Climate Change & Gender Equity
We know climate change is a thing – but it seems to become more of a “thing” for women who are in disenfranchised groups such as rural and indigenous women.
It’s estimated that roughly a quarter of economically active women work in agriculture, and reduced crop yields because of climate change will have a particularly devastating effect on the livelihoods of millions of them, as well as unequal effects on their families’ health and nutrition as commodity prices rise. Companies have a tremendous responsibility and urgent need to find responsible modes of production — and they need prosperous societies if they are to thrive. UN Development Programme – Medium
Gender mainstreaming leads the way for effective long-term climate change policy. According to WEF, women and children are 14 times less likely to survive when disasters strike; displacement figures suggest that 80% of individuals displaced are women. A review of 130 case studies carried out by the Global Gender and Climate Alliance (2016) found that women are exponentially more likely to suffer food insecurity due to climate change.
Lean-In & Sit At The Table
We are sitting on piles of evidence that suggests to mitigate climate change everyone needs to come to the tea party. The Global Gender Gap Report illustrates that gender equity can be measured across 4 sub-indexes:
The Global Gender Gap Report most glaringly highlighted the lack of political empowerment and need for vertically integrated policies to be horizontally integrated. In short — more female representation in senior leadership roles.
A Framework For The New Normal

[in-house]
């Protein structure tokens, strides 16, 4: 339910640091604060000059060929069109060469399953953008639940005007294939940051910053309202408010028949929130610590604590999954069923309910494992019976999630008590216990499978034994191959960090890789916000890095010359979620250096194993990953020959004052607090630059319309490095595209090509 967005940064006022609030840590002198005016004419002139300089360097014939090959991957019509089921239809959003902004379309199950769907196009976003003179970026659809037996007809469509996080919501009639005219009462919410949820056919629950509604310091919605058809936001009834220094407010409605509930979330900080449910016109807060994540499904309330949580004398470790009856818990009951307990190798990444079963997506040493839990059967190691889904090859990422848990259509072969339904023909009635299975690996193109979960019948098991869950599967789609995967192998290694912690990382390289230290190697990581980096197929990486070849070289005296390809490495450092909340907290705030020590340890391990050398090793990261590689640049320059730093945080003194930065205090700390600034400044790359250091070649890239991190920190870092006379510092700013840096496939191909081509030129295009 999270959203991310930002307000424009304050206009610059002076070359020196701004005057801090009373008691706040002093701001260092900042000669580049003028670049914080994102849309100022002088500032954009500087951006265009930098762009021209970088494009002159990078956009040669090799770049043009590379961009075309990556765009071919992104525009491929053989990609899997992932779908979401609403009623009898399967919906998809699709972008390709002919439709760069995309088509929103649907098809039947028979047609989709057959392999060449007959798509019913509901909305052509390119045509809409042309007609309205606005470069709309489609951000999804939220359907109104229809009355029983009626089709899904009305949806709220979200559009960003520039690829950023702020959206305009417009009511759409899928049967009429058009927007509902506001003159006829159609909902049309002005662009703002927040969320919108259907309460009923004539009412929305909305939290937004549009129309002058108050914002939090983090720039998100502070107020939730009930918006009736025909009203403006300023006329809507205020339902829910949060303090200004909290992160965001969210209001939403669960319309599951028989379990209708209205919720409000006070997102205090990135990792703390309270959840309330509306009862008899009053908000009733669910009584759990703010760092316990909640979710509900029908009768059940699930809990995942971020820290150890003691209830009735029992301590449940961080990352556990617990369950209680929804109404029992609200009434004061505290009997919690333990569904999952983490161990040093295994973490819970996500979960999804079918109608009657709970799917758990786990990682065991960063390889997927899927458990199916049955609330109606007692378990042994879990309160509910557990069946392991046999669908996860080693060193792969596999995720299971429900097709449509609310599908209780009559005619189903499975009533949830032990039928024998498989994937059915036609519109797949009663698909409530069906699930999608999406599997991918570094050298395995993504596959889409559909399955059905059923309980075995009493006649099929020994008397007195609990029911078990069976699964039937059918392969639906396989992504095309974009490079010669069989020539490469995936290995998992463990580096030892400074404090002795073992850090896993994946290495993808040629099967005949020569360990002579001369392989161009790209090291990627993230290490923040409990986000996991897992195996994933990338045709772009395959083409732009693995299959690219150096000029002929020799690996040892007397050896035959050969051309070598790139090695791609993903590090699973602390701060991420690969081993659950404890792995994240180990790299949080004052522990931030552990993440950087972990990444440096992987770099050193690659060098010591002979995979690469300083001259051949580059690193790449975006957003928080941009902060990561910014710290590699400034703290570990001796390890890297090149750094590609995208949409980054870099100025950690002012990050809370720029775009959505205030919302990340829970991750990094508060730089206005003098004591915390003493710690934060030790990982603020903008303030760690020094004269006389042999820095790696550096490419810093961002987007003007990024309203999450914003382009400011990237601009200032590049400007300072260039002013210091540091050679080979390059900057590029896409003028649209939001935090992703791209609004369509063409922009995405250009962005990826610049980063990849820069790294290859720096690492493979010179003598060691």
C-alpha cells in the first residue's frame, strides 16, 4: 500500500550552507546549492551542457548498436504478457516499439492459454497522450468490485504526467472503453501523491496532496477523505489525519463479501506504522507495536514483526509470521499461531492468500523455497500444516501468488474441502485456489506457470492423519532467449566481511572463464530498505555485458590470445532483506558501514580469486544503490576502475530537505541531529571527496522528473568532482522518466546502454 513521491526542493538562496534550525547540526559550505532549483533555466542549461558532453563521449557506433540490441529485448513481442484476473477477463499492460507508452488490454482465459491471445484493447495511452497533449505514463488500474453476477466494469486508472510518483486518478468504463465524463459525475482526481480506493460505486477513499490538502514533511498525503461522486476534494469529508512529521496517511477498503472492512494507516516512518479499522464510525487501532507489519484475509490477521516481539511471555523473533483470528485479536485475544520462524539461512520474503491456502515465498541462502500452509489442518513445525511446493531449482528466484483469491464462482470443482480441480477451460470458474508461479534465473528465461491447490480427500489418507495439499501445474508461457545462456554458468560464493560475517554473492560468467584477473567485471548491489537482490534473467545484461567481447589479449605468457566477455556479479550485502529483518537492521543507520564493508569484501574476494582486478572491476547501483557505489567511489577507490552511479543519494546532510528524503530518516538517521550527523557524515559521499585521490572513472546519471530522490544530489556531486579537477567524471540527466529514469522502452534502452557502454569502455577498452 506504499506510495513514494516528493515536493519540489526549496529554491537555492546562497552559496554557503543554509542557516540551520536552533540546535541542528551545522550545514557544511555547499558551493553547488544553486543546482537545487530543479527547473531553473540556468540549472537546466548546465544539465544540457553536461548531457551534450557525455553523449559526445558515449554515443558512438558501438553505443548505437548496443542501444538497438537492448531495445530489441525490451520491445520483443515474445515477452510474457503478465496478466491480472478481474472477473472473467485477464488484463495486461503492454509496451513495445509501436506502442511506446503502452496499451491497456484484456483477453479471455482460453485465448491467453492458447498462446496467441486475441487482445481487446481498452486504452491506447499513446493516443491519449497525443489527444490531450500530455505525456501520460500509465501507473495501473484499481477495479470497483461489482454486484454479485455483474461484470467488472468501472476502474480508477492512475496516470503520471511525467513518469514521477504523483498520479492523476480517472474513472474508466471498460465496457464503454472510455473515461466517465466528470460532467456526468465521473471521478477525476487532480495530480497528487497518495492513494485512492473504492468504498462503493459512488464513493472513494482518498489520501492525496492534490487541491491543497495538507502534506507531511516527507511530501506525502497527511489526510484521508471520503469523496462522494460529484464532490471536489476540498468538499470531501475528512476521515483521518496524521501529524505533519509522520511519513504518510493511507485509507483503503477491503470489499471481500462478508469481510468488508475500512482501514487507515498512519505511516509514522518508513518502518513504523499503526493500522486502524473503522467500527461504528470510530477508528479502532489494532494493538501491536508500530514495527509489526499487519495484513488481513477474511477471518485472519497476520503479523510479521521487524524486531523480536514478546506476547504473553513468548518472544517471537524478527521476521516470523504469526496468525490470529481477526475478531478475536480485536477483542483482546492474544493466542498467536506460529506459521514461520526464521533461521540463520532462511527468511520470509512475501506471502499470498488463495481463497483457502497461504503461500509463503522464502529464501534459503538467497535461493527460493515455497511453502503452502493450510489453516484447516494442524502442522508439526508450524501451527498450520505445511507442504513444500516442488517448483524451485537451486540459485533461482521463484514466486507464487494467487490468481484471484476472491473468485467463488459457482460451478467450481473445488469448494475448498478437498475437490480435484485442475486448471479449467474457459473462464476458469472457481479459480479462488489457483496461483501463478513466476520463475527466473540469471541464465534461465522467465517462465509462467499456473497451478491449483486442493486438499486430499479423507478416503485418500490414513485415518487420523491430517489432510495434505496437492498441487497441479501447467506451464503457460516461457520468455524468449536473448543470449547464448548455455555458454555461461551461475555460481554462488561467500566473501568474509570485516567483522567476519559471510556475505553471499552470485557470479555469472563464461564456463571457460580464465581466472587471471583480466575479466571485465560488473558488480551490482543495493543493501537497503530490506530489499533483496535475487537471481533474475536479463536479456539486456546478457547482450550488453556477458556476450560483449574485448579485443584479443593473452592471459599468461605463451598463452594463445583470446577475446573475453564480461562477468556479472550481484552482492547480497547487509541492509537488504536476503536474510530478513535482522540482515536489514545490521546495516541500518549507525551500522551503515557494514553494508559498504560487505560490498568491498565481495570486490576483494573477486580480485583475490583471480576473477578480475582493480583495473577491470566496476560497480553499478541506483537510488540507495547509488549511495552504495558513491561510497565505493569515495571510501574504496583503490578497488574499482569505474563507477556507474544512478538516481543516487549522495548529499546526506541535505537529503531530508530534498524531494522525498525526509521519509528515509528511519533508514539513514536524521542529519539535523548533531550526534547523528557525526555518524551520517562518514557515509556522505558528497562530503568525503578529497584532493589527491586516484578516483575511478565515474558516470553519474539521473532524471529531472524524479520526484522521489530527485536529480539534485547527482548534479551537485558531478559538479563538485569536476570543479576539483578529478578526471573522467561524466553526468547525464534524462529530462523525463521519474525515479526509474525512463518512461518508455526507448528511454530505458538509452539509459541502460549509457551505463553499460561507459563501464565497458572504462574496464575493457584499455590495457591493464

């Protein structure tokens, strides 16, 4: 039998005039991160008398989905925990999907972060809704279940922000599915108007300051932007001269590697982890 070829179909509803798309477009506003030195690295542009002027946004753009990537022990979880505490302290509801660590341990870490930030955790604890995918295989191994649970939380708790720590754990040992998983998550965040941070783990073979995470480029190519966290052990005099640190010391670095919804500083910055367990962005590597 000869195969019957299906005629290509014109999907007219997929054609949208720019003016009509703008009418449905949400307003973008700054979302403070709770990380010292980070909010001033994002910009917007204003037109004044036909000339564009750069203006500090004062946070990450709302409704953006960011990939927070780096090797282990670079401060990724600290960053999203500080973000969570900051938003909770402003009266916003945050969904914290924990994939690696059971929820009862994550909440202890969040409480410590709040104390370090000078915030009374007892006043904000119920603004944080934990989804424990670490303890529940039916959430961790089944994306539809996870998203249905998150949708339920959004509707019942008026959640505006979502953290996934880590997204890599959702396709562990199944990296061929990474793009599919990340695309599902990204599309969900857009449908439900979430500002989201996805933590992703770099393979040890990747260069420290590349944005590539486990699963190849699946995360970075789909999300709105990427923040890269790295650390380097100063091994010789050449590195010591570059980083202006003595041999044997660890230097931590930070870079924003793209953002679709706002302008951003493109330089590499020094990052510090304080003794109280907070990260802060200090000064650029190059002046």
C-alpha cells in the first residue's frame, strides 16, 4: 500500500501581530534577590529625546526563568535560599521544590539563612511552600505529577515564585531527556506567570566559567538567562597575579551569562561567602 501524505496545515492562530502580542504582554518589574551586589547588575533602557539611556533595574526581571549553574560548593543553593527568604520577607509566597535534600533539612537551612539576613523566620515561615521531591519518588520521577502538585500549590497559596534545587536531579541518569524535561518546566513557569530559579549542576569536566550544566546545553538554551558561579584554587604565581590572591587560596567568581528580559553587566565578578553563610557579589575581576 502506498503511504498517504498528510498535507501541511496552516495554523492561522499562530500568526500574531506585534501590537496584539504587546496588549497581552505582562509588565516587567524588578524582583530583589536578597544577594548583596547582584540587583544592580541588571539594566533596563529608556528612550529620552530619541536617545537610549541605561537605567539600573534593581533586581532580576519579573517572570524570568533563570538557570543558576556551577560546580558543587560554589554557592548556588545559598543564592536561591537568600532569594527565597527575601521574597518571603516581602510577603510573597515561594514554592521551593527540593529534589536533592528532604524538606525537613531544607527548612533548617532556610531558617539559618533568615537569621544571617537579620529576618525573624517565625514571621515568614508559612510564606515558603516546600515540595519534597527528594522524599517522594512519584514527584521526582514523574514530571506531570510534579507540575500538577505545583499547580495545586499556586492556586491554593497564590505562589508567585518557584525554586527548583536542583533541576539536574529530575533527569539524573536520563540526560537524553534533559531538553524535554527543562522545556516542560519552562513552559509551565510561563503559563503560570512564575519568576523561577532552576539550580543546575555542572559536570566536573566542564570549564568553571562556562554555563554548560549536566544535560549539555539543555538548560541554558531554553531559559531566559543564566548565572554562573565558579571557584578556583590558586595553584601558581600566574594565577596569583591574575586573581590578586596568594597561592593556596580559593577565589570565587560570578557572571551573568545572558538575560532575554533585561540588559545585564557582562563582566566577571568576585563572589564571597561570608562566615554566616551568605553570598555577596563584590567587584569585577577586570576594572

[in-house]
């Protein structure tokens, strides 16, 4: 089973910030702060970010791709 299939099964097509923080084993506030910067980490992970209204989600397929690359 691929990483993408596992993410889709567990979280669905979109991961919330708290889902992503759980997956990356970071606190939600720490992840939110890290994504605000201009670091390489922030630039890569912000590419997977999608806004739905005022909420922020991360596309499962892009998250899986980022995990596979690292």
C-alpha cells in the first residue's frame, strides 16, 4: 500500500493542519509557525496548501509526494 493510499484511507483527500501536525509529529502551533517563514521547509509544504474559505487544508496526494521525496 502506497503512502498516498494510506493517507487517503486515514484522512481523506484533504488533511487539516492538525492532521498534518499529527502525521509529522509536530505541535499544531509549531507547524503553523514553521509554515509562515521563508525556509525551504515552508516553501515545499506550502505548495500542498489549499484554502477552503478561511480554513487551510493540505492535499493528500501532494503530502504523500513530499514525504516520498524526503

The Covid-19 pandemic highlighted the deepening of the effects of gender and environmental inequities. A reset button and business opportunity exists to shift policy frameworks and move the needle for women to be at the forefront of policy ideation. Closing empowerment gaps and bringing intellectual capital to the table to horizontally integrate policy frameworks with gender mainstreaming is key.
Women Shaping Climate Agenda in 2021
Jacinda Ardern, Prime Minister, New Zealand
New Zealand Prime Minister Jacinda Ardern declared a “climate emergency” and set the wheels in motion for New Zealand’s public sector to become carbon neutral by 2025.
“This declaration is an acknowledgment of the next generation,” she told parliament, “An acknowledgment of the burden they will carry if we do not get this right and do not take action now.”
Martina Cheung, President, S&P Global Market Intelligence; Head of ESG, S&P Global
The guru of market intelligence – S&P Global — the New York-based parent company of the Dow Jones is a familiar, names amongst big corporates. Martina Cheung is the executive driving the growth strategy across S&P’s portfolio of ESG ratings, benchmarks and data products and known to amplify her justification around the “S” in ESG in her editorial for NBC.
Kara Hurst, Vice President, Head of Worldwide Sustainability, Amazon
She was the company’s first sustainability executive and instrumental in designing Amazon’s program, The Climate Pledge, which included a commitment to earn net-zero carbon status by 2040 — 10 years before the Paris Agreement.
“The Climate Pledge is a call to urgent action,” Hurst mentioned in an interview. “I think one of the things that also distinguishes the pledge is a commitment to sending these market signals, the demand for the products and services that companies need to help us decarbonize.”
Climate Change Impacts Us All Across Gender
According to UNFCCC,
Targeted investments in gender equality and women’s empowerment yield returns in environmental conservation, poverty alleviation, social policy and achievement of the Sustainable Development Goals (SDGs). By tackling climate change with a gender lens, women’s rights are also addressed, tackling rather than exacerbating existing gender inequalities.
We are the first generation with the technology to really make waves on mitigation and the last generation to really try to solve this.